REED: Impostor syndrome

People keep asking me how I fill my days at Yale, the implication being that classes alone aren’t enough. New acquaintances ask directly; after learning my residential college, where I’m from and my major, it seems the next logical step. Strangers ask indirectly, in their glances — some covert, others less concealed — angled my way when I’m caught lingering in the dining hall too long after lunch. Potential employers request an attached resume; clubs ask for three-sentence bios that inevitably make their way to the unread “About Us” section of websites; relatives nestle the question somewhere in the first quarter of the biannual “checking in on you” email.

Last time I was asked, I had to repeat myself three times before my interrogator understood. “I try to be happy,” I said.

She had, I assume, expected a well-rehearsed litany of clubs. If I wanted to take a risk, I would add a hobby toeing that fine line between so unheard of that no possible conversation could ensue, and sufficiently unique to make me worthy of conversing with further. It is the elevator pitch translated into social currency.

I wish my response had stemmed from self-assurance and the confidence that I am more than a list of activities. In fact, my answer was rooted in insecurity and trepidation, the sort of self-doubt that I think plagues the majority of us here at Yale far more than it should.

There is a term for this, you know. Impostor syndrome. (True to form, as a psychology major and a pre-med student, I give nothing its due until it has been clinically explained and written down in the annals of some oversized and infrequently read volume.) This syndrome has its own eponymous website, dedicated to a book on the topic written by a Dr. Valerie Young, who clearly did not suffer from the condition herself.

Impostor syndrome: when capable people are convinced they are incapable, poets certain that their words possess neither elegance nor rhythm, photographers possessed by the fear that the right lighting will forever evade their capture. It might even explain why — at least on an anecdotal basis — the stereotypical high achievers, those lucky people granted admission to places like Yale, are so overrepresented among therapists’ clients. I sometimes find it preposterous that anyone could stand to be burdened by my worries without monetary reward.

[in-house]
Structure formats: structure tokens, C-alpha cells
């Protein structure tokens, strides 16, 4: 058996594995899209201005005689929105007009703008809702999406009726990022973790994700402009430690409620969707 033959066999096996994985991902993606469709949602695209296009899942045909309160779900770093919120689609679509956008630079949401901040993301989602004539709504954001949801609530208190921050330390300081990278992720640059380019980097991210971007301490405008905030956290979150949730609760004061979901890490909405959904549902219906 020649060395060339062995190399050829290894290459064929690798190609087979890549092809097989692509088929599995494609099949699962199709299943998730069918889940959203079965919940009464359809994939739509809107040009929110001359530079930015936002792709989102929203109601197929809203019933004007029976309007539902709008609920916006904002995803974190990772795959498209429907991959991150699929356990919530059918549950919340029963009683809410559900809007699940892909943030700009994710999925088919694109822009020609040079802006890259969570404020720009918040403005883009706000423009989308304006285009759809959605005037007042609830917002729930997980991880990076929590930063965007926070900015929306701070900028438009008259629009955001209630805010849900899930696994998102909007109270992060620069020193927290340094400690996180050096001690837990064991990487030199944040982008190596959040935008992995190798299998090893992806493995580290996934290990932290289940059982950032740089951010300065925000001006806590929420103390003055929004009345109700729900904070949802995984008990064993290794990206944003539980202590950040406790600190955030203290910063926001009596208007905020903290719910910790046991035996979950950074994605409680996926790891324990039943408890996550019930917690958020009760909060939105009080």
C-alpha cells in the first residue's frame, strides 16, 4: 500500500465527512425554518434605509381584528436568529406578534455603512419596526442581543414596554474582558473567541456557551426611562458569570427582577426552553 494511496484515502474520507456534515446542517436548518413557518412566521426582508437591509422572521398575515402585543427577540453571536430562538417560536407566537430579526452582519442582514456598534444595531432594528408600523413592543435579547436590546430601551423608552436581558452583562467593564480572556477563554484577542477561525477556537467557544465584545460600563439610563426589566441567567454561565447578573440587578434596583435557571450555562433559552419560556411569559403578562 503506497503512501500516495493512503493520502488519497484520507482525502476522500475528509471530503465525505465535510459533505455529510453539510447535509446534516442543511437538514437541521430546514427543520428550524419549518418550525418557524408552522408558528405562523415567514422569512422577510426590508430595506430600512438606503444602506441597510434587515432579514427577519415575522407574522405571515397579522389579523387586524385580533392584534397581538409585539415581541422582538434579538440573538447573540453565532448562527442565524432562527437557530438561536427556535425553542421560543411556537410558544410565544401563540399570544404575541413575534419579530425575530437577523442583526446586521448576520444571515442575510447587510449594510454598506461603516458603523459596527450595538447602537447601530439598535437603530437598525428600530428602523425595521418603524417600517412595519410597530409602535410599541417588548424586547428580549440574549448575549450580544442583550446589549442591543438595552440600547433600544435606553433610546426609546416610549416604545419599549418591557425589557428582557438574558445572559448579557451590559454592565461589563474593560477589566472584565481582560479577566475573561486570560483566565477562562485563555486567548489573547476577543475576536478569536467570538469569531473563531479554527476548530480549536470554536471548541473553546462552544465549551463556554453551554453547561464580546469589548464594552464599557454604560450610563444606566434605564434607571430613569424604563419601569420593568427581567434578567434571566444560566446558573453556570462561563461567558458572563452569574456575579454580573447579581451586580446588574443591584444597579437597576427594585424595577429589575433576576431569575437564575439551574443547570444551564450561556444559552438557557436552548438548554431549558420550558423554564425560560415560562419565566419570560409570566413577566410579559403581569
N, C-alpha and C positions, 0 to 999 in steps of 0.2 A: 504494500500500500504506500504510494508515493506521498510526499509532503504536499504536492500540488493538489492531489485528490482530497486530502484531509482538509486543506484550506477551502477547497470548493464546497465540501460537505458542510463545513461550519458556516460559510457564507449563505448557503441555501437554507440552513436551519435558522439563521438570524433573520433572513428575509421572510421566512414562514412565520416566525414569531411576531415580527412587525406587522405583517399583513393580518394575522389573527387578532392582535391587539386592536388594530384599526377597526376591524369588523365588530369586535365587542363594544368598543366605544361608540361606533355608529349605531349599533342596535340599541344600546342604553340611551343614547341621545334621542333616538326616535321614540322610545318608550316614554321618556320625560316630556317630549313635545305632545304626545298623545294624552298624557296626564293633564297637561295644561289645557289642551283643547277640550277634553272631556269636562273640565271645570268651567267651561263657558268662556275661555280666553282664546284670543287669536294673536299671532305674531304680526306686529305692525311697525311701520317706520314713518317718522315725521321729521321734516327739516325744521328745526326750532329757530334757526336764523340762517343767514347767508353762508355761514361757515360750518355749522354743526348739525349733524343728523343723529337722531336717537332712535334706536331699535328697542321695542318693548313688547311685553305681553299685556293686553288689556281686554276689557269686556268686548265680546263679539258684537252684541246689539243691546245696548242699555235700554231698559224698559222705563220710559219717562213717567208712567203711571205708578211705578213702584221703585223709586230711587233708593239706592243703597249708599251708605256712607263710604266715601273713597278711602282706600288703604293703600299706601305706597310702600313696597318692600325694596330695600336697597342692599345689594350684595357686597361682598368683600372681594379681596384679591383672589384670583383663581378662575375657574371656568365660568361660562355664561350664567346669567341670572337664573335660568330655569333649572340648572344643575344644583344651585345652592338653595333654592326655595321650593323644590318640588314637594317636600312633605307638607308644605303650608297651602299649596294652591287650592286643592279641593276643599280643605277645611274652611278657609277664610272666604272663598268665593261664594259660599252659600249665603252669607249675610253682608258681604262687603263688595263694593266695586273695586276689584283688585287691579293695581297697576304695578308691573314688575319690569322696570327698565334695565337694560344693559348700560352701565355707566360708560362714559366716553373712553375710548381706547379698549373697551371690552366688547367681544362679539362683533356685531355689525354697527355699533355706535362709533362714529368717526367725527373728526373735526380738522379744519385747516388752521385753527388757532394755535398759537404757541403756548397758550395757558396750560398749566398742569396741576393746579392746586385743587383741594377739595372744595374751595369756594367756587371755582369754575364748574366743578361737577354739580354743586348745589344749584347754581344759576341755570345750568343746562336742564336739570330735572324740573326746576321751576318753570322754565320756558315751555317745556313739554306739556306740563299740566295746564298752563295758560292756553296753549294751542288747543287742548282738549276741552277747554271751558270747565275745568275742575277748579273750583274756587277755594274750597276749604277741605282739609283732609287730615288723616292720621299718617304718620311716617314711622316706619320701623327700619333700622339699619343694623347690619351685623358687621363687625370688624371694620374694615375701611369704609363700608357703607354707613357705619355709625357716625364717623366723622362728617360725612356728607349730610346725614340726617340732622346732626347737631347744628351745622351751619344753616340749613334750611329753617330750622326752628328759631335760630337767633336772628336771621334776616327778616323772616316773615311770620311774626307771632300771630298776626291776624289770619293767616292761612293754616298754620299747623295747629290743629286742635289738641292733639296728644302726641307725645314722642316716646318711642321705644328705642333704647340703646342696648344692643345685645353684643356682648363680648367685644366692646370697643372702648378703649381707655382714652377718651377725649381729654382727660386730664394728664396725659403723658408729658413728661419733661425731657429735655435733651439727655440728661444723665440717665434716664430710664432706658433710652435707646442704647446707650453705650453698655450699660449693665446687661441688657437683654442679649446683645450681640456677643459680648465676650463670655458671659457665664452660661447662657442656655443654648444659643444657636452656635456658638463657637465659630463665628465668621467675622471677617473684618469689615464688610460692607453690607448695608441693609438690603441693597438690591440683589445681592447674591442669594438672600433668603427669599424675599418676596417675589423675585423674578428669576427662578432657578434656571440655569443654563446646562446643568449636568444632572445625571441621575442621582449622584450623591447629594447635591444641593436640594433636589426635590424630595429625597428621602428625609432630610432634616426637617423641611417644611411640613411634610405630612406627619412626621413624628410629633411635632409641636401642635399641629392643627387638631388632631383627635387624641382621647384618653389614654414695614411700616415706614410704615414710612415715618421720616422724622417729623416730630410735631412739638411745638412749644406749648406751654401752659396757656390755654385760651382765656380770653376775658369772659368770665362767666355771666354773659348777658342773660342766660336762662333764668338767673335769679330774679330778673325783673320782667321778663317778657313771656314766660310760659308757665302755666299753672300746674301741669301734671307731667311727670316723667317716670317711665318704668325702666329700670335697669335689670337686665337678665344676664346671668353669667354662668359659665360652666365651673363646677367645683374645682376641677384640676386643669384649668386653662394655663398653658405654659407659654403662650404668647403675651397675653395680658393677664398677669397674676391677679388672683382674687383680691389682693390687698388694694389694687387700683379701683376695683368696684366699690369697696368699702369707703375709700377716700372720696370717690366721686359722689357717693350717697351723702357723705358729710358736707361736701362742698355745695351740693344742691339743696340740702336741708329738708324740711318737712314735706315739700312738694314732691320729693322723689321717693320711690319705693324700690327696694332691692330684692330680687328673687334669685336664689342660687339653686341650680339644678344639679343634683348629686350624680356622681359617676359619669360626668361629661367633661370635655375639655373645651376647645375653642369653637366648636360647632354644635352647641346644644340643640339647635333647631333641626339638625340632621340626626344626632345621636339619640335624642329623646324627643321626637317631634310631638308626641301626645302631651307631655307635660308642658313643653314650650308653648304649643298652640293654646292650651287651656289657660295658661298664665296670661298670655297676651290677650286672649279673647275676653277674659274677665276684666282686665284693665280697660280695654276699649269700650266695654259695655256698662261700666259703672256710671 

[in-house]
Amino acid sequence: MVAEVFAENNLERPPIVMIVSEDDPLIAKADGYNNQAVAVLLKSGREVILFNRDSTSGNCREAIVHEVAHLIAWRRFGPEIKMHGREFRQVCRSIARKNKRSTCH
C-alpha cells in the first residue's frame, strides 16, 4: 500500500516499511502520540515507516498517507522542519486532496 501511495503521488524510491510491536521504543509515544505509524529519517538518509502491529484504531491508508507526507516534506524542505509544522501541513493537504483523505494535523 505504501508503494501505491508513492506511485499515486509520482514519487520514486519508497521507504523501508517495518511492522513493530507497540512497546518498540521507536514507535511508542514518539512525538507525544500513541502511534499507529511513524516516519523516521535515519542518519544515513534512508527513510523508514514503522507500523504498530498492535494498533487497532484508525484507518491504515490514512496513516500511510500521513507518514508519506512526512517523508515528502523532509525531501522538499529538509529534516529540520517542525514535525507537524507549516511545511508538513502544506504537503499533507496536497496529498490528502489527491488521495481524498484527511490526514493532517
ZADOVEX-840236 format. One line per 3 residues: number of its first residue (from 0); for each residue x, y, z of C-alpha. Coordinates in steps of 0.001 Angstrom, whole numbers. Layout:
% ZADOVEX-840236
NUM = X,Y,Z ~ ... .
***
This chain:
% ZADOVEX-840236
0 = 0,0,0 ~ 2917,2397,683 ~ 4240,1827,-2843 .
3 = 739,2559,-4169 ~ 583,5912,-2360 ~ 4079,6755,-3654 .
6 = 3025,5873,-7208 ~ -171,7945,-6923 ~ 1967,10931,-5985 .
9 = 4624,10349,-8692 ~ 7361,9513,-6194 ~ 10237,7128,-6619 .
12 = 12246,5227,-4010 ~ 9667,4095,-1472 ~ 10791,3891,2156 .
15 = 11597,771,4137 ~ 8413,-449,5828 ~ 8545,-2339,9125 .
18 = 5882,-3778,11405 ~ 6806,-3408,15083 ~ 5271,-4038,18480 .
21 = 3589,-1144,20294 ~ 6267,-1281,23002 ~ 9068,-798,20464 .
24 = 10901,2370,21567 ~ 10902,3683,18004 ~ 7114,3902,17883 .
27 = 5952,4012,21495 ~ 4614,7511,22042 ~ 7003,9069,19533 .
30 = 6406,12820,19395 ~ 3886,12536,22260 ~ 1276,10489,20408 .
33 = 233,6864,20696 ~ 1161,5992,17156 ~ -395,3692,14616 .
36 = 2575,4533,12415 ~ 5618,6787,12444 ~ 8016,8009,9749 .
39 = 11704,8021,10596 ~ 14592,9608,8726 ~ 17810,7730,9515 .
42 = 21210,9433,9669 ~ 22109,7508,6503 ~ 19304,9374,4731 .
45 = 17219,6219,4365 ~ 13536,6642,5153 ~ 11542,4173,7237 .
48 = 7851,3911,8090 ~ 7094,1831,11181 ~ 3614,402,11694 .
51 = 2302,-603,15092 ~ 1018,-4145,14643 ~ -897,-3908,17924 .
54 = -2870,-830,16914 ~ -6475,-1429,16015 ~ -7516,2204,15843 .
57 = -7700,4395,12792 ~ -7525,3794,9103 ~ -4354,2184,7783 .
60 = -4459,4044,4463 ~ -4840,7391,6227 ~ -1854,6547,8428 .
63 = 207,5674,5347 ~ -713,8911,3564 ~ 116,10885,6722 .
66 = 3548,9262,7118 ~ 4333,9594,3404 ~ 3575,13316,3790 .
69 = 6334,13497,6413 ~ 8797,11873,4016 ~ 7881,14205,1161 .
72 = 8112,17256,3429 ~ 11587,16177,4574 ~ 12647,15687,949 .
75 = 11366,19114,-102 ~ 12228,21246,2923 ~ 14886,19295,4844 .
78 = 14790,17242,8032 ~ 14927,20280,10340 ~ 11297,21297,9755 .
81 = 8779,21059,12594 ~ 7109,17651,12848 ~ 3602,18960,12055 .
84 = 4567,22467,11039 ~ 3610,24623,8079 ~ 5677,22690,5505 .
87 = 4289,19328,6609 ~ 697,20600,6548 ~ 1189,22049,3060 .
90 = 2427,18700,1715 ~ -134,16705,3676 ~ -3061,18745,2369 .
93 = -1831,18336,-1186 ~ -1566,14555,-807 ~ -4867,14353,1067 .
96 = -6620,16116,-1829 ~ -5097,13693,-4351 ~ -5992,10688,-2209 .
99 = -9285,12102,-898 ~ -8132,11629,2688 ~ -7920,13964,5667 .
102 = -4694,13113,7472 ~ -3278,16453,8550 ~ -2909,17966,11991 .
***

But if we can catalog this as a syndrome, then accordingly we must be able to find a cure, or at least some treatment to assuage the symptoms. This past summer, I took up yoga at the behest of my older sister, a newly christened yoga teacher. I am not very “good,” per se, at yoga — my handstand is nonexistent; my headstand must be assisted by the wall and still usually results in bruised knees; I am routinely astonished by the inflexibility of my hips. But as I’m walking around New Haven these days, I am often overcome by the urge to stretch my arms to the sky, and when I allow my gaze to follow my fingertips, I can see that the sky is vast and I can appreciate — relish, even — that I am both infinitesimally small and shockingly powerful. And when my arms make their way back down to my sides, I can wrap them around myself, each shoulder blade held by the opposite hand, and I can feel triumphant over impostor syndrome.

I have been repeating a mantra in my head over the past several months, one I first heard from a yoga teacher in Charlotte, N.C., my hometown. As I lay on the ground, trying to breathe through the anxiety of the day, she reminded the class, “You do enough. You have enough. You are enough.”

So yes, on some days, I am scared to tell people what activities fill my planner. But I can tell them this: Each and every day that I can look up over the tops of the trees, see a sky that refuses to be quantified and be grateful that I am loved and I am healthy and I am happy. It is enough.

 

Gabriela Reed is a junior in Timothy Dwight College. Contact her at gabriela.reed@yale.edu.

Comments